Previous blogs described a business management system and how projects can be selected that benefits the enterprise as a whole. This blog begins a series which steps through various aspects of the Lean Six Sigma Define-Measure-Analyze-Improve-Control (DMAIC) roadmap for process improvement.
The objective of the project define phase is to describe the Critical to Quality (CTQ)/business issue, the customer, and the involved core business process. During the define phase, a problem statement is formulated. Customer requirements are gathered, and a project charter is created, where the project scope is determined by the team with the support of management. Other activities during this phase include: definition of the 30,000-foot-level, metric (Six Sigma deployments could refer to this as a CTQ); identification of both internal and external customers; identification and definition of what is to be improved (e.g., defect or lead time); estimation of Cost of Doing Nothing Differently (CODND); development of high-level process map; initiation of a Supplier-Input-Process-Output-Customer (SIPOC).
The success of a project depends also on communication. The project charter and periodic report-outs provide an effective means for communication so that there is no misunderstanding of the objectives and status of a project.
The following list describes focus areas for the define phase of an IEE project:
•Projects should be aligned with the improvement needs of its high-level value chain and business goals. Constraints and assumptions should be included.
•A two to three sentence problem statement needs to focus on the symptoms and not the possible solution. Customer and business impact information should be included along with current DPMO or other baseline information, data sources for problem analysis, and a CODND estimate.
Example: Companies are dissatisfied with the customer service call wait time in our XYZ office. Our service records show an estimated median wait time of 80 seconds with 80% of wait times between 25-237 seconds. Note: This example illustrates how a 30,000-foot-level operational metric within an IEE enterprise can pull project creation.
•Stakeholders (finance, managers, people who are working in the process, upstream/downstream departments, suppliers, and customers) need to agree to the usefulness of the project and its problem statement.
•The financial liaison person should work closely with the project leader and champion to create a cost benefit analysis for the project. This could include expense reduction, revenue enhancements, loss avoidance, reduced costs, or other CODND benefits.
•The project scope needs to be sized correctly and documented in a project charter format. All involved need to agree to the objectives, scope, boundaries, resources, project transition, and closure of the project charter. The details on this charter should be updated as the project proceeds through the overall IEE execution roadmap.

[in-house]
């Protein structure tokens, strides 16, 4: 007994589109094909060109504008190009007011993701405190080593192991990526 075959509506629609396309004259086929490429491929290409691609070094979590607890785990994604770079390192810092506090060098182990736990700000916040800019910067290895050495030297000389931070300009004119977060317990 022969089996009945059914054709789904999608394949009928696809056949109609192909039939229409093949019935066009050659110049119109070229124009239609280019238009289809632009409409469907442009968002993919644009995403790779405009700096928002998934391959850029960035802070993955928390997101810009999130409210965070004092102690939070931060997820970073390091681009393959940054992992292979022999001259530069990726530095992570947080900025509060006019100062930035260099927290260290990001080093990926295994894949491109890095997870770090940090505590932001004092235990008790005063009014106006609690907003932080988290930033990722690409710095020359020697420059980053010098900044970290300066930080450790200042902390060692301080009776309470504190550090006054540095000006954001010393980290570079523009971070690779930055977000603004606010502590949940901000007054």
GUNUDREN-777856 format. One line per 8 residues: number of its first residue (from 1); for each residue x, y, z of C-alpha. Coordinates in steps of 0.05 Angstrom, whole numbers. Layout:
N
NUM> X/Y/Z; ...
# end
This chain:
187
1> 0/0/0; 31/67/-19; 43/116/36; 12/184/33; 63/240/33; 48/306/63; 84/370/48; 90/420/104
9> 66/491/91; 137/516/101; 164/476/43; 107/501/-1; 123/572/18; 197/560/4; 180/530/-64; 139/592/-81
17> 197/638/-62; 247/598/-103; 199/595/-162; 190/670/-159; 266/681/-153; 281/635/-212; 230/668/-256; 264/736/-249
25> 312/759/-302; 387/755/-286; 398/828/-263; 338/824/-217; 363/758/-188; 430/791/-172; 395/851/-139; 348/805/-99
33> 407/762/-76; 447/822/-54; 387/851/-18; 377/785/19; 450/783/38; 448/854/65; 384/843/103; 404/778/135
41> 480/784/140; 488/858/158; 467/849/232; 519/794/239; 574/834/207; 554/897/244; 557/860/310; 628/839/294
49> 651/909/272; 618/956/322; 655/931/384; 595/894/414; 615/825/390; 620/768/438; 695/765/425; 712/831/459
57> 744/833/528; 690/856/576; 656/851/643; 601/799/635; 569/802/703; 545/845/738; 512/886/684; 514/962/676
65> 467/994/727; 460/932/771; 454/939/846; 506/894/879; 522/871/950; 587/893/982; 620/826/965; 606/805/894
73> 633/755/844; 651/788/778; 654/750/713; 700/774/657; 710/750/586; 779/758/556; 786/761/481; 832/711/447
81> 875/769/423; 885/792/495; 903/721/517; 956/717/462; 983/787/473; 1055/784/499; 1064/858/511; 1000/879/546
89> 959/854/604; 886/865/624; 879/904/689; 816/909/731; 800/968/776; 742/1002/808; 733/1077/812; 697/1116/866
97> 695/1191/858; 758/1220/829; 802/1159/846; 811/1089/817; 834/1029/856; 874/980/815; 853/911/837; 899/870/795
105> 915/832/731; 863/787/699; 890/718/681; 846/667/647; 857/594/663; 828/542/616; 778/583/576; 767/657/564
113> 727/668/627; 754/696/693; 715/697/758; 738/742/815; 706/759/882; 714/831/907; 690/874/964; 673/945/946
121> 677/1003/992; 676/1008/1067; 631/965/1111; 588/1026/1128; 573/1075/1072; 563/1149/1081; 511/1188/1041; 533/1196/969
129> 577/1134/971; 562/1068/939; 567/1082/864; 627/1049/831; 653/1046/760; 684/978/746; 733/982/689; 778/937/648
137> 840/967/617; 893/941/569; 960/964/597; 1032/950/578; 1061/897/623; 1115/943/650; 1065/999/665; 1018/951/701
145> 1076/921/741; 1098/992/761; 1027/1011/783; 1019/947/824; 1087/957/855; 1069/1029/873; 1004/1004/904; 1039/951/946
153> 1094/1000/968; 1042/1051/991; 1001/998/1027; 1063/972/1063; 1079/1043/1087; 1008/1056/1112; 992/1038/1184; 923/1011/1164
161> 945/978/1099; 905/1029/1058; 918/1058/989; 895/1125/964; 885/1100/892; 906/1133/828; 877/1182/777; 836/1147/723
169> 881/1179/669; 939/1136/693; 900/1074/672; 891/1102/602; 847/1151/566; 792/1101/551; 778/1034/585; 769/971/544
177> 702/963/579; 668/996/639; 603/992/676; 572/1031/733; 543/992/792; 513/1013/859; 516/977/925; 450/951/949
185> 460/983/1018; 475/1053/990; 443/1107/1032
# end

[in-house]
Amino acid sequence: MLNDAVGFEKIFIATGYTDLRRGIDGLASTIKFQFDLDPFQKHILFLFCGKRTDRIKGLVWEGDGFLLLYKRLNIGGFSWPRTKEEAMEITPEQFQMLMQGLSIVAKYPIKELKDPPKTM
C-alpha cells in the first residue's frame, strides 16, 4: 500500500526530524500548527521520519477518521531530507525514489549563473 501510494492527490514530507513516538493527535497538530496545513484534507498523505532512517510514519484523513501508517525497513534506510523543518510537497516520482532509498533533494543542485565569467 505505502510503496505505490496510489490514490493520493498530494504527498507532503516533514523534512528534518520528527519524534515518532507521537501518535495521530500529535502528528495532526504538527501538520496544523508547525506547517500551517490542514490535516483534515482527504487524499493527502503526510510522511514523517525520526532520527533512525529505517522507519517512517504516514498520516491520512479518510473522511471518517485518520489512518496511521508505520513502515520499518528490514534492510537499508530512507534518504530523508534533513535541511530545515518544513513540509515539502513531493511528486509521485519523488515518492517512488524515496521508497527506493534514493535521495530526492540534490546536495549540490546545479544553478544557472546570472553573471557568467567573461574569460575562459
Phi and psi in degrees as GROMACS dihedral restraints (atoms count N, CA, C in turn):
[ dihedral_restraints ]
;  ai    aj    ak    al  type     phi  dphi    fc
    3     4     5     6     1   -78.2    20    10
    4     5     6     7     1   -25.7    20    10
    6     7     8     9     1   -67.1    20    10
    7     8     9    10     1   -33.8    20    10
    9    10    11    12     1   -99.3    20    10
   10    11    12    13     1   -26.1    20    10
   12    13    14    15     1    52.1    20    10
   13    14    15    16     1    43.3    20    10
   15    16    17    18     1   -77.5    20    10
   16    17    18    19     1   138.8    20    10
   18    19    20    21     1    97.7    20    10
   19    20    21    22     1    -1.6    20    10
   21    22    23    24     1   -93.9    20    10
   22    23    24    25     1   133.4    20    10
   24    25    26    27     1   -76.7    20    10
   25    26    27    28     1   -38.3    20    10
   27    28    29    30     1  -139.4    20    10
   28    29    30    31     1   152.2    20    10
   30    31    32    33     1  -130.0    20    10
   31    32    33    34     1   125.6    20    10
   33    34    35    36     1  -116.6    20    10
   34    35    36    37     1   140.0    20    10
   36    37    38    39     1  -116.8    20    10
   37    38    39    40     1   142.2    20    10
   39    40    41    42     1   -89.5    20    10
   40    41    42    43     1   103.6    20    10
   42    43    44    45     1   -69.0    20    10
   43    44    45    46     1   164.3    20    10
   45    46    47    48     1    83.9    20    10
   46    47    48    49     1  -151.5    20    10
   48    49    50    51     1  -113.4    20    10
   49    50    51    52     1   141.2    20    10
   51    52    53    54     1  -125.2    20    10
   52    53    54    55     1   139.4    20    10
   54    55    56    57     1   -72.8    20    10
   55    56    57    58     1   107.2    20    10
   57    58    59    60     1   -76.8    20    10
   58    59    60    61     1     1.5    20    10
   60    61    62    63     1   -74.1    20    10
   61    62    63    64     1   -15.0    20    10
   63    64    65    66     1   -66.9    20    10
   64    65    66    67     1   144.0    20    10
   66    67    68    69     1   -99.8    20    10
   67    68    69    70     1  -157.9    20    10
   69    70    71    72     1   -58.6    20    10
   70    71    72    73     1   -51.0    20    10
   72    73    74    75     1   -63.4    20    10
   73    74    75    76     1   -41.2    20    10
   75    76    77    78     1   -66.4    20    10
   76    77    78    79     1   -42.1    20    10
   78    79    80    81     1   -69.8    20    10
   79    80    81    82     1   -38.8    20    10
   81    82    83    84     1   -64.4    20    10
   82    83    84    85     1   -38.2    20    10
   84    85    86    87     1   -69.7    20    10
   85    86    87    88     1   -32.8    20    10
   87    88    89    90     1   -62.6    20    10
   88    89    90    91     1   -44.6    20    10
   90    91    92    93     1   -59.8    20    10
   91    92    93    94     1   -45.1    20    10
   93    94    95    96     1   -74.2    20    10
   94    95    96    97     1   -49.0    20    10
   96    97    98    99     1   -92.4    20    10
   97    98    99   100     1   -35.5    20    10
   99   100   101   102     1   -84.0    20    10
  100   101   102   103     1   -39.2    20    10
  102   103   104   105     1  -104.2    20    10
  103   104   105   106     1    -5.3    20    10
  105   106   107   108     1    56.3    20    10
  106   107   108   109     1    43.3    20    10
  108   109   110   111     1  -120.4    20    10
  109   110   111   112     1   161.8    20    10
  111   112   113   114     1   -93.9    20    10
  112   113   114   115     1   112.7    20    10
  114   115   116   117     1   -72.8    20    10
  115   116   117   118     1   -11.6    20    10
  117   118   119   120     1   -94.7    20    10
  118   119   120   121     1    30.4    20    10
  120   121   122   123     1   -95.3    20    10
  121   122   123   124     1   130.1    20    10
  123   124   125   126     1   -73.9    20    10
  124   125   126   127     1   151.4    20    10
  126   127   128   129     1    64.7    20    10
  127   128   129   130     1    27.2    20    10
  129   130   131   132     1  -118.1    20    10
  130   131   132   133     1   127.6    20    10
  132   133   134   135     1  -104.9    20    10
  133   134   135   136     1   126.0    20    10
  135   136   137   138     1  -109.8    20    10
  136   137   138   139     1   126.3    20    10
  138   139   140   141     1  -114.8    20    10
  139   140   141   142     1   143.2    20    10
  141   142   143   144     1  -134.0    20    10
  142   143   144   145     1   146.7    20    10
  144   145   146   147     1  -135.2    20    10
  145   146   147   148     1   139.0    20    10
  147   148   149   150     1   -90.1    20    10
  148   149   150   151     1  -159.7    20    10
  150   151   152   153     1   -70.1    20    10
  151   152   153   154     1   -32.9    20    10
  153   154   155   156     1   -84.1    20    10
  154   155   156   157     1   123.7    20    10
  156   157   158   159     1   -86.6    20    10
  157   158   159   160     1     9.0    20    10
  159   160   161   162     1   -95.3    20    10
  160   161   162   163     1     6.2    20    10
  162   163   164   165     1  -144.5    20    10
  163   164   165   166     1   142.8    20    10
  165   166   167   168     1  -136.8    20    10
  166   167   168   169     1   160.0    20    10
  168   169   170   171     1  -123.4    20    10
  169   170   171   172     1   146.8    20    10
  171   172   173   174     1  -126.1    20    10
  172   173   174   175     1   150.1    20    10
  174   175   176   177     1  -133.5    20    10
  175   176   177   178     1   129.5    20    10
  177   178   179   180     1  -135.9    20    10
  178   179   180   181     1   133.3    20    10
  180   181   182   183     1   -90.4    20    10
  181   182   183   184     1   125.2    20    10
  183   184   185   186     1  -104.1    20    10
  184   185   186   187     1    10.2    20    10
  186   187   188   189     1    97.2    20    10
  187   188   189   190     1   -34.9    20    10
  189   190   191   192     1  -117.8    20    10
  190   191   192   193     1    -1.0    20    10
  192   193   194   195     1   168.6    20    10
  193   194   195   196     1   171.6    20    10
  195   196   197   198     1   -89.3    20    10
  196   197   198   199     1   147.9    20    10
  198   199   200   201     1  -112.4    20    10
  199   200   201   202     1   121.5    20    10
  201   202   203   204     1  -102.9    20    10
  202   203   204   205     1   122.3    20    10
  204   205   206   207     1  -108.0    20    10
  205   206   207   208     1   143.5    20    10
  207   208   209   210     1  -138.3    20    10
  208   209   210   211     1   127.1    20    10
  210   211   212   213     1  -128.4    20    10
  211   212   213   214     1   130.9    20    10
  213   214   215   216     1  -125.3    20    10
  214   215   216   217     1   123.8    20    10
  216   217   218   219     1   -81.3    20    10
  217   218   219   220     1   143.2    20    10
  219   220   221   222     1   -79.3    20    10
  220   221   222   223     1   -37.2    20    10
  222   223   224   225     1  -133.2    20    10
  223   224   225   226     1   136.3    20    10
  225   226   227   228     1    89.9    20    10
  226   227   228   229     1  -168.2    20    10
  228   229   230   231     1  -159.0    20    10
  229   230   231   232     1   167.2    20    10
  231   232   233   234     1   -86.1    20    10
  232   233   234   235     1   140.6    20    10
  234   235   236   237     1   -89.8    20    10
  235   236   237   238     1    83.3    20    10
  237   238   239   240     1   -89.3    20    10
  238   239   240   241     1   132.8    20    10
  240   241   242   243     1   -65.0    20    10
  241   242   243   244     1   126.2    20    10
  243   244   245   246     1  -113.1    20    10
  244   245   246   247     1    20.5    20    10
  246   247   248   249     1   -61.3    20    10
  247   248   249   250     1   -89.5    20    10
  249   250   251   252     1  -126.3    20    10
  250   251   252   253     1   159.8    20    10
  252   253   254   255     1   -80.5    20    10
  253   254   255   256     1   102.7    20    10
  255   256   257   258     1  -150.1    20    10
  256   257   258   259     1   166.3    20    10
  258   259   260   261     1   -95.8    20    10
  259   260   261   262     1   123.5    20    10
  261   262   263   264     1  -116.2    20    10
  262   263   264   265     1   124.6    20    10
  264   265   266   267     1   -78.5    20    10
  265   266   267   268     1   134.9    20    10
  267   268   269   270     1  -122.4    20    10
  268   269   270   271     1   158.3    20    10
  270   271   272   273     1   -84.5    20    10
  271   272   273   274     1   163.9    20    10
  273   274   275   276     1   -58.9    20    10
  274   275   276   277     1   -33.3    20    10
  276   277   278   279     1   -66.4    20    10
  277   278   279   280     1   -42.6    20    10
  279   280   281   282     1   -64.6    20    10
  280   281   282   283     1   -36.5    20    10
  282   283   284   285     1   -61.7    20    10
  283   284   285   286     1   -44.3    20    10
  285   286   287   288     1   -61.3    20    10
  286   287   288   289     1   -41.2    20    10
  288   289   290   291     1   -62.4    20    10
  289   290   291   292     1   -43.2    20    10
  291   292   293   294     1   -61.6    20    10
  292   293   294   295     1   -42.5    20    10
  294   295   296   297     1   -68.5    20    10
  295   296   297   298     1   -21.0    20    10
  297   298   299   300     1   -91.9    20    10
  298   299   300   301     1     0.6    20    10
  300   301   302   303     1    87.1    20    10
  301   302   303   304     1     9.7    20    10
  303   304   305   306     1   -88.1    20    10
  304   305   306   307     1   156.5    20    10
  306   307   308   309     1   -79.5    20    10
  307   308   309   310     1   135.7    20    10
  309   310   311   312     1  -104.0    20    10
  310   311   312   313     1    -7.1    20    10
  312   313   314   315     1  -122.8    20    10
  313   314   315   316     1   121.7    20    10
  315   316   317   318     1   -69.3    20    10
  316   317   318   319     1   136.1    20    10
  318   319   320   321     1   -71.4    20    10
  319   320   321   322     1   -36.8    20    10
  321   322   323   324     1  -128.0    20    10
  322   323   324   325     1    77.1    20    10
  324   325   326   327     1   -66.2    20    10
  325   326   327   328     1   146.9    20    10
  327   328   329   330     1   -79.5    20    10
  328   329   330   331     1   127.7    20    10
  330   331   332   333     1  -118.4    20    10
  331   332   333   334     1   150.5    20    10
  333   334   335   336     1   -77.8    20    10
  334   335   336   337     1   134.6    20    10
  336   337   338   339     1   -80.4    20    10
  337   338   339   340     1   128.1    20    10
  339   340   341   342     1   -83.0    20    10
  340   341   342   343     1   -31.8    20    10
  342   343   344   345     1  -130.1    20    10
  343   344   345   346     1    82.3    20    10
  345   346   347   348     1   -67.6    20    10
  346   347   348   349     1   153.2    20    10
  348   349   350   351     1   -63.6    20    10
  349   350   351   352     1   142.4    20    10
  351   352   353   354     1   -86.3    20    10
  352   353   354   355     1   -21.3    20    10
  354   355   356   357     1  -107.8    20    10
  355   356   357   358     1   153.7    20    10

•Projects should be large enough to justify the investment of resources but small enough to ensure problem understanding and development of sustainable solutions. The scope should accurately define the bounds of the project so that project creep, a major cause for missed deadlines, is avoided.
Example: Reduce the hold time of calls at the XYZ office with the intention of leveraging success to other call centers.
•Targeted improvement goals should be measurable. These goals should be tied to CODND benefits when appropriate.
Example: Reduce the median call wait time to 40 seconds or less, yielding a $200,000 per year benefit at the XYZ office.
•Measurements should be described. If defects are the 30,000-foot-level metric, what constitutes a defect and how it will be tracked should be described. If lead time is the metric, the plans for lead time quantification and tracking should be described. Note, some organizations may choose to report a sigma quality level metric; however, this is not recommended within an IEE implementation.
•The categories of a SIPOC should have been addressed, where the process portion of SIPOC is at high level, containing only 4-7 high-level steps. How the SIPOC aligns with the high-level supply chain map and its needs should be demonstrated along with the gap between voice of the process and voice of the customer.
•Team members should be selected by the champion and project leader (e.g., black belt) so that they provide different insights and skills (e.g., self-facilitation, technical/subject-matter expertise) needed for the successful completion of the project in a timely fashion. Names, roles, and amount of time for project dedication should be addressed for each team member.
•The champion needs to work with the project leader so that the project status is sufficiently documented within a corporate database that can be conveniently accessed by others